Lainoff is one of those special authors who can write genius plots, incredible characters, and be able to balance it all. Usually when you read a novel, it’s either character or plot driven, but One for All had a perfect mix of both, and each one was extremely well written. Neither one was stronger than the other, and I find that pretty rare. When talking about the plot, this novel is so fun and smart at the same time, it checks all the boxes. Everything that we’re told in this novel has a purpose, and watching all the pieces fall into place was unbelievable. But without these amazing characters, the plot most likely wouldn’t have hit as hard. All the girls are so distinct from each other, they have their own personalities and backgrounds, yet the way they come together to form their sisterhood just made me yearn for what they have. It might’ve been my favorite part of the whole story.

I can’t believe I have to wait all the way until March to hold a copy of this novel in my hands, and I’m heartbroken that there isn’t a sequel planned. Since there is such a long wait, I’m gonna shout about One for All until everyone I know can’t resist the urge to preorder/purchase it.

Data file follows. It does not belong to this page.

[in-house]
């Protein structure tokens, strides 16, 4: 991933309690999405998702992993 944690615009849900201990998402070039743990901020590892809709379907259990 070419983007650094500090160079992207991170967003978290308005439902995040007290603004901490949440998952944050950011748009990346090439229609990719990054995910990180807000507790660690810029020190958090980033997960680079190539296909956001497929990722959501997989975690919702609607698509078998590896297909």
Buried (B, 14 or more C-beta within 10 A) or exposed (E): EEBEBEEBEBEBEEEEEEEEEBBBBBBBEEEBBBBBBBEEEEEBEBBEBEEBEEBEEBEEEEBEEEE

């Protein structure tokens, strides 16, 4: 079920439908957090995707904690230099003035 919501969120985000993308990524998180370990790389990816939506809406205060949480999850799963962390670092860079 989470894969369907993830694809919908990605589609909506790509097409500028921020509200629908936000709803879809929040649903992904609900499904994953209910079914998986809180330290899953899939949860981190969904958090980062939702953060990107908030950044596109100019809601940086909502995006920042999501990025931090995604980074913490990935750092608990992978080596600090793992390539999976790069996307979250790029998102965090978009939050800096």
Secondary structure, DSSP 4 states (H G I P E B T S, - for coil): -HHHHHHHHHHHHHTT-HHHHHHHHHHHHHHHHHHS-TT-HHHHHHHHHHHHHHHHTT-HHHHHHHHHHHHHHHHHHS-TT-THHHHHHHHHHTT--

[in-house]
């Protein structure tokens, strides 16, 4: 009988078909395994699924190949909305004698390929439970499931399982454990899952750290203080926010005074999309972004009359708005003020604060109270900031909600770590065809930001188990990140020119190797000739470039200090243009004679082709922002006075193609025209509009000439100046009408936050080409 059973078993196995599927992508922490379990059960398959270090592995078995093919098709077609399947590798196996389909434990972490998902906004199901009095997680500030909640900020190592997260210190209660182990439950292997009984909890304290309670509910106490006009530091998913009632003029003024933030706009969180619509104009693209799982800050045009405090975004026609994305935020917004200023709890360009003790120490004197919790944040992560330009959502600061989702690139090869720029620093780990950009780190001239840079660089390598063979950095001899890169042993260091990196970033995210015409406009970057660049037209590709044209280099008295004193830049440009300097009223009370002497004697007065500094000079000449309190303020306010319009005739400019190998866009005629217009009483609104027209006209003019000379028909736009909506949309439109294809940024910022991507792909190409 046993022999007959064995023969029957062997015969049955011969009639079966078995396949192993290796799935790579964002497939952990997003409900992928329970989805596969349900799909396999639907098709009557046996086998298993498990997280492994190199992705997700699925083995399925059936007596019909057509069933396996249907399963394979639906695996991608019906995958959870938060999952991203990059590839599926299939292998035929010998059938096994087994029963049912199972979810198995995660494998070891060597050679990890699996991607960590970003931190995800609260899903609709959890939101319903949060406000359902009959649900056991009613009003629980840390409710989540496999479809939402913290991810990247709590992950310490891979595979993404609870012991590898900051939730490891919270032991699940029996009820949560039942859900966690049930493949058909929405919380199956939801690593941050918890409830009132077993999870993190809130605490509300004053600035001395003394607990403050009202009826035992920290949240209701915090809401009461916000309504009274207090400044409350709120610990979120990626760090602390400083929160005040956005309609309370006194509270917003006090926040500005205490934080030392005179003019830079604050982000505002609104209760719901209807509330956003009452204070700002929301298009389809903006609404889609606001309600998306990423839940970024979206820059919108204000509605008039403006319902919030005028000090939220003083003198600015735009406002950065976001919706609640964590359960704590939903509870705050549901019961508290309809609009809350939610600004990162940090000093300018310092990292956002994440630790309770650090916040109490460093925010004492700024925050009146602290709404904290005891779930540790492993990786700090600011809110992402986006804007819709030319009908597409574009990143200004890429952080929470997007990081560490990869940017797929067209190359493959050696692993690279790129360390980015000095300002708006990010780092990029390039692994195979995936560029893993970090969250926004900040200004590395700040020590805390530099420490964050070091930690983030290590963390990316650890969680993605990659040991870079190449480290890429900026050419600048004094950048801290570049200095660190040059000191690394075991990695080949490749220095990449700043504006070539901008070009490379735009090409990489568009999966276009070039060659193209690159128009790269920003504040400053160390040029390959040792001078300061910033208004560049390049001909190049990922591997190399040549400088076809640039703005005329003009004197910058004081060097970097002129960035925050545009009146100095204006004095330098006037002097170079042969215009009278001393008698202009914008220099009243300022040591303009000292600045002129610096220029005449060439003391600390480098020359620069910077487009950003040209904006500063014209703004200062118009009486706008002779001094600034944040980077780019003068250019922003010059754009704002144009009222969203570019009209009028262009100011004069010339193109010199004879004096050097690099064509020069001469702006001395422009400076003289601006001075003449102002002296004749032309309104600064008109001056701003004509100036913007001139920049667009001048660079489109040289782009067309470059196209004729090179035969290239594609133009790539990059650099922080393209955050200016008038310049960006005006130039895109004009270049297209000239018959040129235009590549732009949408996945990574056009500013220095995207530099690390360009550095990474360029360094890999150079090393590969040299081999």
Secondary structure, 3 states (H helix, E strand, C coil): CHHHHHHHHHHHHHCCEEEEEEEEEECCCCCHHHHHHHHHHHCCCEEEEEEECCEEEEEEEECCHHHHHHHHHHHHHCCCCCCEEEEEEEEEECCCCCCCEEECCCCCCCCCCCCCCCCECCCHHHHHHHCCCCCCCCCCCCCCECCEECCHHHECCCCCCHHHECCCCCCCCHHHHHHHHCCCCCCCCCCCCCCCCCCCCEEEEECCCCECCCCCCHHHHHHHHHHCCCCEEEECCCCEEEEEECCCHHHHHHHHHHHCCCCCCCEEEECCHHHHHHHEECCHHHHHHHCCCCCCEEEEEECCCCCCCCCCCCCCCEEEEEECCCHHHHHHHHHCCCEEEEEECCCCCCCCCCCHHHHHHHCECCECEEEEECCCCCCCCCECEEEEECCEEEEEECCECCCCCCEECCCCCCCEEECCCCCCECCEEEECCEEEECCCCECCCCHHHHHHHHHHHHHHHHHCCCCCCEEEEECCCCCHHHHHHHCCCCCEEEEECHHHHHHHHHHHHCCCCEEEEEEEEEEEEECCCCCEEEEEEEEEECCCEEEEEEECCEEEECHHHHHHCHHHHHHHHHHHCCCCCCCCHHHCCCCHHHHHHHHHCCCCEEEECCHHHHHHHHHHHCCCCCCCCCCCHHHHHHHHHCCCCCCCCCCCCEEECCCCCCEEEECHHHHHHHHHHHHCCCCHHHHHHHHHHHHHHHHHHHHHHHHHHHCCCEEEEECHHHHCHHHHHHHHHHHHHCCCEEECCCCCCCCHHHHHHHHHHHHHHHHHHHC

Thank you to Netgalley and FSG for the digital galley in exchange for an honest review, all thoughts are my own.
Profile Image for Sheena.
601 reviews264 followers
March 8, 2022
Happy Publication day!

One For All is a feminist retelling of the Three Musketeers. Our main character Tania has a disability and I thought it was really well done, I haven’t read many books with POTS so I really liked that. I also enjoyed the lgbtq representation. Another thing I liked was the close sisterhood within the girls, I liked that they had each others backs and looked out for each other. That being said, this was a pretty cool premise but it was a little boring. I thought I would really enjoy this at first but once I got past 20% I enjoyed it a lot less.

I was having a hard time figuring out why I didn’t love this as much as I thought but I thought Tania would be a bad ass but honestly she was naive and dumb. I also hated the romance that was thrown in because it was so unnecessary and the “plot twist” was a little obvious. I still think this is a very important book but I guess I had higher expectations. Thank you to Netgalley for an advanced copy of this audiobook.